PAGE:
“‘The X-Men’ was a perfect parable for the gay experience,” he told Wired Magazine in an interview in 1998. “The X-Men looked like everyone else, but they learned a deep secret in adolescence that made them different.”
In the late 1980s, Mr. Cooper served on the board of directors of GLAAD, formerly the Gay and Lesbian Alliance Against Defamation, and set up his own political action committee to support Democrats for the New York Senate, according to a biography on “Gay USA,” a televised news show about gay issues, which Mr. Cooper occasionally hosts.
In 1998 he launched “Queer Nation,” a pioneering gay web comic that envisioned L.G.B.T.Q. superheroes fighting the scourge of a right-wing world order. It was partly inspired by his parents, he told Wired, who were active in the civil rights movement.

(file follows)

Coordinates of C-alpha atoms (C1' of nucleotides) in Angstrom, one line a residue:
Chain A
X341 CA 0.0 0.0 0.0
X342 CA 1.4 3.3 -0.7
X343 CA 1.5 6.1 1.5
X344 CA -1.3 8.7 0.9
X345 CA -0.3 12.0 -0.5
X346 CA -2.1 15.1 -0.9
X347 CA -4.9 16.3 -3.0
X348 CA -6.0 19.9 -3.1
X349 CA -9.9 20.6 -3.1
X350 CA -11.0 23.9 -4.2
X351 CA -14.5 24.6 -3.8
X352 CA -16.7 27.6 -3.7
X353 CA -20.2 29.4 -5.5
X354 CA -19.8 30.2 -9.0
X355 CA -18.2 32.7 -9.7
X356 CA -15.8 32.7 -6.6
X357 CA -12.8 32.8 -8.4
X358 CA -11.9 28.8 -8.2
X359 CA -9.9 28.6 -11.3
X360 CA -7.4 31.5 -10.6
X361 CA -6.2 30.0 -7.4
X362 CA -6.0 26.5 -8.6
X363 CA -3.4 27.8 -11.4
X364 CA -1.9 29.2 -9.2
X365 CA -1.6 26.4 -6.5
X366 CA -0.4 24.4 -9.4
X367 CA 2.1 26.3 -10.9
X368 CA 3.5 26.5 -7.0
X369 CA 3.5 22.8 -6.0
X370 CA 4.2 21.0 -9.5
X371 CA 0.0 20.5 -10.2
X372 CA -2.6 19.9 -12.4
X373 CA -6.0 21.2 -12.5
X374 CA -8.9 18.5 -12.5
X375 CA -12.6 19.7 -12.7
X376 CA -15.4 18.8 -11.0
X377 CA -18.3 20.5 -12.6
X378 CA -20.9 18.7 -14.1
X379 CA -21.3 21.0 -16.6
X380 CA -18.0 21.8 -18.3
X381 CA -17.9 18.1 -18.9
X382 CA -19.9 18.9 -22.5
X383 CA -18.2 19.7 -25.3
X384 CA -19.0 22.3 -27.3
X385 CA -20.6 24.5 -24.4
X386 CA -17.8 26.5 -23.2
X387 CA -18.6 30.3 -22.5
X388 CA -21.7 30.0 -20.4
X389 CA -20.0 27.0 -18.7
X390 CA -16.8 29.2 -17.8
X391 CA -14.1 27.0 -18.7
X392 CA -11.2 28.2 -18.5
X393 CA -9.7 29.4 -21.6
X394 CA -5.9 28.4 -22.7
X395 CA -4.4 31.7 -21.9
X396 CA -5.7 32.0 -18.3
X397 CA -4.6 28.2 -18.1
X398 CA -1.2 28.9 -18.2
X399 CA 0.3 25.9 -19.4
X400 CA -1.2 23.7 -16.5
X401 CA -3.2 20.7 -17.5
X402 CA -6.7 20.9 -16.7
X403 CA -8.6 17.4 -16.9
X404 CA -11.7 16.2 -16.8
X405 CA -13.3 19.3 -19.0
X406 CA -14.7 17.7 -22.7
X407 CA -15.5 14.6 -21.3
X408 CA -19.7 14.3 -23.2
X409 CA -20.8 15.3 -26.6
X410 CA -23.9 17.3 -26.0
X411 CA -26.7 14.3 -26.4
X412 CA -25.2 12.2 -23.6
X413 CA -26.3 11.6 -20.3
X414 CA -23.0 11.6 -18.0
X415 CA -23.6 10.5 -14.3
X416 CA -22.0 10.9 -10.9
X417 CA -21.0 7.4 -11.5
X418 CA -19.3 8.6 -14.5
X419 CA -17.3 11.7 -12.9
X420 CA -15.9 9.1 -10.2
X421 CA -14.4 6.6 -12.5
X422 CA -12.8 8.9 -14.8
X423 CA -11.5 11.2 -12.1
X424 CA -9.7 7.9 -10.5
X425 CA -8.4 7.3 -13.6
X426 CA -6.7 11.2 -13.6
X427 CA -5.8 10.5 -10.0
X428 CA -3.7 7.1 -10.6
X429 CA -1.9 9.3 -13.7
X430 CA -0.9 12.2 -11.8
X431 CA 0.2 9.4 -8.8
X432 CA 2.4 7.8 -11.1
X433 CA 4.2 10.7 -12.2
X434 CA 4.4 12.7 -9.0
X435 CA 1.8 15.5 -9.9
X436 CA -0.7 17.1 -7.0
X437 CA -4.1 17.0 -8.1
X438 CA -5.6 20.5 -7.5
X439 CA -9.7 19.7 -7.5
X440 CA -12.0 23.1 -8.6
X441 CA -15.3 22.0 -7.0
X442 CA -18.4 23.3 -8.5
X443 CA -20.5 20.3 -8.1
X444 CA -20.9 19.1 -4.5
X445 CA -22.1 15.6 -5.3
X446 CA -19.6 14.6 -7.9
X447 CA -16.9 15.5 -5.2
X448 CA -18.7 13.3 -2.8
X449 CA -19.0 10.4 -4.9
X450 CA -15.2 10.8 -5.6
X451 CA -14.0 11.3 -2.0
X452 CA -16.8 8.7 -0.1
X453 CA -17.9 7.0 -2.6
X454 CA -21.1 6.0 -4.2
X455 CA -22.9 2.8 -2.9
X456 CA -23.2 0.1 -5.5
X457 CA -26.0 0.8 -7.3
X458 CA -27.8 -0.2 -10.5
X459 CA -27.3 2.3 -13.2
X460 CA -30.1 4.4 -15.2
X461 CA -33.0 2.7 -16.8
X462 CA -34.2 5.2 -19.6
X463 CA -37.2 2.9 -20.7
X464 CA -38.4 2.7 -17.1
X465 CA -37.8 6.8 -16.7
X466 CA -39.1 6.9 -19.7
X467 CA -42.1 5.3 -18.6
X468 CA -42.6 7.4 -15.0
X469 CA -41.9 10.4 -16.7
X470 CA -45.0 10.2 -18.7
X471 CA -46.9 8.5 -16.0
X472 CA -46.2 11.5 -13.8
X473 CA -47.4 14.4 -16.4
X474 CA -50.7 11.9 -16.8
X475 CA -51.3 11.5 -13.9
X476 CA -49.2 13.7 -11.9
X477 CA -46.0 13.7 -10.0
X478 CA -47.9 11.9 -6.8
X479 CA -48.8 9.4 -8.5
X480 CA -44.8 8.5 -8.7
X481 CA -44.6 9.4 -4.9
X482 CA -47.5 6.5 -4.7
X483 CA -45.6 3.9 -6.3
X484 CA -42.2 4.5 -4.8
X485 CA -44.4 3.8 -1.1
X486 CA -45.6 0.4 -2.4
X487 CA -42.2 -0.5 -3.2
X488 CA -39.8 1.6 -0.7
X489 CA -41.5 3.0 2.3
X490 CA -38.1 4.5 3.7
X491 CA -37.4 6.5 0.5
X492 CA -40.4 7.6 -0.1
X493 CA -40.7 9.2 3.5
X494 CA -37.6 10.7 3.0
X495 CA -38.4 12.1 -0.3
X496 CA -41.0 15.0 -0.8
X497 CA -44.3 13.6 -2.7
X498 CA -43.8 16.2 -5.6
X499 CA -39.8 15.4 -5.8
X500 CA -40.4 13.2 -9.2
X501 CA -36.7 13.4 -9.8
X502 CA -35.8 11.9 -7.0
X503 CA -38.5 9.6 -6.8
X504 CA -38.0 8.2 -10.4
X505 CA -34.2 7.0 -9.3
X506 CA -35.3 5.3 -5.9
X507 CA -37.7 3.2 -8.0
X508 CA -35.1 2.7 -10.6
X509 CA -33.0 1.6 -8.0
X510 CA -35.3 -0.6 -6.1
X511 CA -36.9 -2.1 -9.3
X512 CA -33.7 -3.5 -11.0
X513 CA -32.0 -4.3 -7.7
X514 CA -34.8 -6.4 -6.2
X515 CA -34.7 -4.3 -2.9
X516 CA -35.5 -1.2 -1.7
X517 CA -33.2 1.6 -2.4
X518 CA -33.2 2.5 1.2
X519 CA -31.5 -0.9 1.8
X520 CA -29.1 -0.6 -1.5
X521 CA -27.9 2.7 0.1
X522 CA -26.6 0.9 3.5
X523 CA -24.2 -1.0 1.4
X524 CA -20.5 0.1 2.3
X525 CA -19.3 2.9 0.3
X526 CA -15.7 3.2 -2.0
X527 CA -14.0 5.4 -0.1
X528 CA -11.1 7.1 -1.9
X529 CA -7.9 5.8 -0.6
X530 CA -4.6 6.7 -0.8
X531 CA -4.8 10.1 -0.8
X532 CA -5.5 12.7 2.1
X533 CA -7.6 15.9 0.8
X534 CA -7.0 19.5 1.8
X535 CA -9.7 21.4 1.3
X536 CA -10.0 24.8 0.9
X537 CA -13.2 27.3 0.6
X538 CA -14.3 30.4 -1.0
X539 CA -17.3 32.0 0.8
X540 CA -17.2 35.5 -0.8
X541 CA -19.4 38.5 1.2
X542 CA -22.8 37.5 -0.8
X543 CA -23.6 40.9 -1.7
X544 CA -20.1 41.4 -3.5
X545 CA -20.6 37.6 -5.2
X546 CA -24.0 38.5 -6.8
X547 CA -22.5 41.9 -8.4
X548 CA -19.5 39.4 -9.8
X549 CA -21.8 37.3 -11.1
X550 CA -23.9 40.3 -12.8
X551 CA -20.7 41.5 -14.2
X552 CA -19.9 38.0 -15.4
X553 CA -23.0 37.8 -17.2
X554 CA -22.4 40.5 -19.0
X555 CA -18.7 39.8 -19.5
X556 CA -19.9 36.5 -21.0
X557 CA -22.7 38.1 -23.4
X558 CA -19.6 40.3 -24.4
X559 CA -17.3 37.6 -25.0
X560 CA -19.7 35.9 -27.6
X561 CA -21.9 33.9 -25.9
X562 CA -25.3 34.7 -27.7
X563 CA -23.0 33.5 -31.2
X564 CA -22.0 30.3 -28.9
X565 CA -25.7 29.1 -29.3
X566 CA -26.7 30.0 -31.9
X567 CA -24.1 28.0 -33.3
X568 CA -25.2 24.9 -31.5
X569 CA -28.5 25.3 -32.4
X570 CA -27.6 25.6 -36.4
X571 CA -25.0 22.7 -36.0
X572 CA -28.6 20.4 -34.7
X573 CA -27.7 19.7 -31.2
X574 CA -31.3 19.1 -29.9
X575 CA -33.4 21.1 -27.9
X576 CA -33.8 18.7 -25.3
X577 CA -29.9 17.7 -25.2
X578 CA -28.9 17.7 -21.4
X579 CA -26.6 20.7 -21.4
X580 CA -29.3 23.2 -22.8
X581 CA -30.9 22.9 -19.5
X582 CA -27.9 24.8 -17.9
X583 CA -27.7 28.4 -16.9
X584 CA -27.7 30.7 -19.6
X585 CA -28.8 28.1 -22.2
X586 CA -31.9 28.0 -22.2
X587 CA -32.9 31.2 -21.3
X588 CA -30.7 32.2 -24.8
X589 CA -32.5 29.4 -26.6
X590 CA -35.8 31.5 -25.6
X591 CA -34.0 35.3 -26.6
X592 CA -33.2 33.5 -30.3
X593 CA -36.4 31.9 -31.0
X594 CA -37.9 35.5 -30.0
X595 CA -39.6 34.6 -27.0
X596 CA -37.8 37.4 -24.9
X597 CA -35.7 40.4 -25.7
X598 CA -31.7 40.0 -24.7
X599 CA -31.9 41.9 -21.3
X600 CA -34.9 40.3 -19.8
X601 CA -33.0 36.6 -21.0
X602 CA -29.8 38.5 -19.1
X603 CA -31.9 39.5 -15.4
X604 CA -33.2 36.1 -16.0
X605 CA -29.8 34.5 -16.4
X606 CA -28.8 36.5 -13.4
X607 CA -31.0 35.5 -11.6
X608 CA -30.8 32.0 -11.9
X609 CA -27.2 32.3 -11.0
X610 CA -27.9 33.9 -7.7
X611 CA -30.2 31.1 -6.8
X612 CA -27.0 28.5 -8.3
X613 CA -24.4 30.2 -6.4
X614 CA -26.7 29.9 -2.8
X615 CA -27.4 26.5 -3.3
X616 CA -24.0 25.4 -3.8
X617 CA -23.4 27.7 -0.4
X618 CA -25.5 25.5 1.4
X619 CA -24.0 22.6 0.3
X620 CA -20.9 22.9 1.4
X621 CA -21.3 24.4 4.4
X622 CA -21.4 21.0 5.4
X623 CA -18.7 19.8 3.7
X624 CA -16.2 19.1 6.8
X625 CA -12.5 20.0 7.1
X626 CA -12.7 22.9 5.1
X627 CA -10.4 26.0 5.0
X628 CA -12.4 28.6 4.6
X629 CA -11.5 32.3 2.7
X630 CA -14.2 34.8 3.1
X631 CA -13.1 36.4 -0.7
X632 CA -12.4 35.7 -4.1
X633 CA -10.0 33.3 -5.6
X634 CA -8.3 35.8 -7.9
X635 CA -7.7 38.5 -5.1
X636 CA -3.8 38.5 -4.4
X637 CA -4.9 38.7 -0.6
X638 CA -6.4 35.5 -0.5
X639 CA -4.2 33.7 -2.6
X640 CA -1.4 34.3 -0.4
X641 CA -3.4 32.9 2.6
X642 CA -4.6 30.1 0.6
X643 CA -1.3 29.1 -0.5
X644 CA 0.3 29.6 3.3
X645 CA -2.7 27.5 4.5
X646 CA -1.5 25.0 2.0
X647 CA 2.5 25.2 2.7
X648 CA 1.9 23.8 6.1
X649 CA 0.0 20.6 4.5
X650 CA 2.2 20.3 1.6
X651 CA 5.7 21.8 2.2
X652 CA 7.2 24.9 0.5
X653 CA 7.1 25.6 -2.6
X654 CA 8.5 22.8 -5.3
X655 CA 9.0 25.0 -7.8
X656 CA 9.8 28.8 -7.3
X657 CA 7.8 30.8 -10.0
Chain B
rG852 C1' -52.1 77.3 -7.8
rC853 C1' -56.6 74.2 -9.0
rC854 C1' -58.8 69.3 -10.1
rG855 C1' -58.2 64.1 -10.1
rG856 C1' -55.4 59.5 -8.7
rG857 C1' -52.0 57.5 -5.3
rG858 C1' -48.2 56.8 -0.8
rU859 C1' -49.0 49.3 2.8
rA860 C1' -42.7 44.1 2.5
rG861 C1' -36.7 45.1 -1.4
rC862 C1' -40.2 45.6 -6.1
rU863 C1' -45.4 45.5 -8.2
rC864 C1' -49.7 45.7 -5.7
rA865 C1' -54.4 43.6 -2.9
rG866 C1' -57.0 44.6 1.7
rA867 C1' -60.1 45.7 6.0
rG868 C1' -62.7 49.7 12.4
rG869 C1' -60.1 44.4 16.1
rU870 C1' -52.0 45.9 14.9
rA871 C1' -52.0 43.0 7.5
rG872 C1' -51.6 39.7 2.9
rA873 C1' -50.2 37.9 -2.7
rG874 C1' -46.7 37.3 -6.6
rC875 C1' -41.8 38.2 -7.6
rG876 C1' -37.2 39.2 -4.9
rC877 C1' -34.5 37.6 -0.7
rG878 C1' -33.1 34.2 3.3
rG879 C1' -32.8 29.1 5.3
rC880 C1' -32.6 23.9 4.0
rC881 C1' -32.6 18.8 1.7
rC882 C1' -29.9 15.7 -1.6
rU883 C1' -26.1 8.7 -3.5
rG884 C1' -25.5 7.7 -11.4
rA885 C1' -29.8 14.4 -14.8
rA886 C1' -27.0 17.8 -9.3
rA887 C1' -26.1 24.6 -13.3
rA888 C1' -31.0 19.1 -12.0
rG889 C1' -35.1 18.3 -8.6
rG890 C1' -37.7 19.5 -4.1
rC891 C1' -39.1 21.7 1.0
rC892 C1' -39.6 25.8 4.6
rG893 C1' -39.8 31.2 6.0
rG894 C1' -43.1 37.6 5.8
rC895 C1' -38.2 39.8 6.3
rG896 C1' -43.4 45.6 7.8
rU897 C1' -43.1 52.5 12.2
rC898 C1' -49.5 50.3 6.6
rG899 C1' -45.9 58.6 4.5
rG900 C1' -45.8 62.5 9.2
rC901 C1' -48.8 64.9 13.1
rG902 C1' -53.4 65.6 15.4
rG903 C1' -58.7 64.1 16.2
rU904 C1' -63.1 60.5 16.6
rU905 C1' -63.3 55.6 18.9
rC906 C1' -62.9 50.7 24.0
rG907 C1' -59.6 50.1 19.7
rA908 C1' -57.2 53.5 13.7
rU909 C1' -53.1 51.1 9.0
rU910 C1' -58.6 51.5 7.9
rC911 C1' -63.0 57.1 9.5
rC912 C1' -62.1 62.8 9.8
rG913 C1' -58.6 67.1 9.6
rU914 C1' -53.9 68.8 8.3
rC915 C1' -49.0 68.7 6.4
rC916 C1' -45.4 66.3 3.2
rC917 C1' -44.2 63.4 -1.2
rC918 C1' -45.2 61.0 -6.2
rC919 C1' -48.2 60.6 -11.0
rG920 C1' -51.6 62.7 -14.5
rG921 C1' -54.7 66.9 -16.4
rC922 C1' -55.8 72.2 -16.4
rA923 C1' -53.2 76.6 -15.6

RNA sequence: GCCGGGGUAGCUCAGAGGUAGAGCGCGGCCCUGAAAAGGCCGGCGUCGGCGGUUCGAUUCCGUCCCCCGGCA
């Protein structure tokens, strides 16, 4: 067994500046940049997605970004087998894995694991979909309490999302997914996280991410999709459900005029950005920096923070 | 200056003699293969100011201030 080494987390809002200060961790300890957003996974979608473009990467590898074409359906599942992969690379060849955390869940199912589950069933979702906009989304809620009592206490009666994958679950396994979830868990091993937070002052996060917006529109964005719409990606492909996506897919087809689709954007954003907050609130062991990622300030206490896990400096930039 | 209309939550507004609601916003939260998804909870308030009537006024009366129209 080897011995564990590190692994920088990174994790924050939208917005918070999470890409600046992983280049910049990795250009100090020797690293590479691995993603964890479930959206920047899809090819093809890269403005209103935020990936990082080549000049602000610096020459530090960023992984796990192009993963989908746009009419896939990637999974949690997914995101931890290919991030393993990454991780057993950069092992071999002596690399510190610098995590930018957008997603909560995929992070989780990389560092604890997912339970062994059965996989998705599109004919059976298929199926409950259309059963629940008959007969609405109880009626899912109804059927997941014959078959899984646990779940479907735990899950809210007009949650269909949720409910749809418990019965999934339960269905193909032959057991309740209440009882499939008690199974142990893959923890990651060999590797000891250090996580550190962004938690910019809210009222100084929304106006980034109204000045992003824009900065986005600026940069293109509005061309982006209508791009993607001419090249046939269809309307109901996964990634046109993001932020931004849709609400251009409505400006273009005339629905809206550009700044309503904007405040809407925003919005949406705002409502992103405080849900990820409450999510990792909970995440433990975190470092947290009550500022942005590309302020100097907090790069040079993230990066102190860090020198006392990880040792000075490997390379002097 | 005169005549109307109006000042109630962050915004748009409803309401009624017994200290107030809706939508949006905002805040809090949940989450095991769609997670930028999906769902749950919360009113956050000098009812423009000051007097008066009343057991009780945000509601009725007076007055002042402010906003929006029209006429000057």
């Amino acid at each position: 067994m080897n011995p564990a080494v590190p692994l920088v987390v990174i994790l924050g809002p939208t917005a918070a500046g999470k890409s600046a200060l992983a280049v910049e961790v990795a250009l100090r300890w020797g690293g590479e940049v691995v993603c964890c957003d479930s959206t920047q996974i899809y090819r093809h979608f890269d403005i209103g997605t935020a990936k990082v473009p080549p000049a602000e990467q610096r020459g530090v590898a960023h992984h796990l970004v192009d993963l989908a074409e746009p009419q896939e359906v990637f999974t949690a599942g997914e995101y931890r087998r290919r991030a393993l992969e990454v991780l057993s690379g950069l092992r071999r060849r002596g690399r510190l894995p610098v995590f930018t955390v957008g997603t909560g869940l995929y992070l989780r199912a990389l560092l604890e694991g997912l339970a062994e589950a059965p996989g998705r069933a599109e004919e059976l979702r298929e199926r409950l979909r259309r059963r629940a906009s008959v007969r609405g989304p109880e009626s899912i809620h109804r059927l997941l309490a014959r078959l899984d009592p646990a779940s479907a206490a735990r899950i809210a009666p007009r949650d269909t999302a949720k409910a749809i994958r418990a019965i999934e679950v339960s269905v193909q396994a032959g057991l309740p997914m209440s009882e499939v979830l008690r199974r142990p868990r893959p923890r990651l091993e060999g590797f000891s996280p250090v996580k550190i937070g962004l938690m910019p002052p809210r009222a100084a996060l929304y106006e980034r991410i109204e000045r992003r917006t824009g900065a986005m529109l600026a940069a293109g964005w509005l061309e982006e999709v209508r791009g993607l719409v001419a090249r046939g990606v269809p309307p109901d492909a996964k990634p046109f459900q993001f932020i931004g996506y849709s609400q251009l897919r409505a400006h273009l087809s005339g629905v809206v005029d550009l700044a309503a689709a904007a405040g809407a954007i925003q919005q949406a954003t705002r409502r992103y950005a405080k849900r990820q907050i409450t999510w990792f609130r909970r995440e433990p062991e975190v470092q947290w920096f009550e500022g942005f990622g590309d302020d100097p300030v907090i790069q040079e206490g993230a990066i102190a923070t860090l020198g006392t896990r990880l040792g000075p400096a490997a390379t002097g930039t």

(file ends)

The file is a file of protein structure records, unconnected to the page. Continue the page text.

Mr. Cooper is now a senior editor at Health Science Communications, a public relations agency for the health care industry. But his résumé does not diminish the universality to his experience as a black man, some have pointed out.
“I have no doubt that if the police had showed up in the Ramble, a wooded area of the park where Chris had gone bird watching, my brother’s Ivy League degree and impressive résumé would not have protected him,” his sister, Melody, wrote in an Op-Ed in The New York Times on May 31.
In a series of posts, Marie Javins, a former colleague, tried to make sense of what happened.
“If you’d asked me ‘What do you think Christian would be famous for,’ I’d have guessed for something he’d written, a science-fiction book or maybe the Star Trek comic he used to write where he introduced the first gay character in the history of Star Trek,” she wrote.
She said she never would have expected it would be because a white woman “used the term ‘African-American man’ as a weapon.”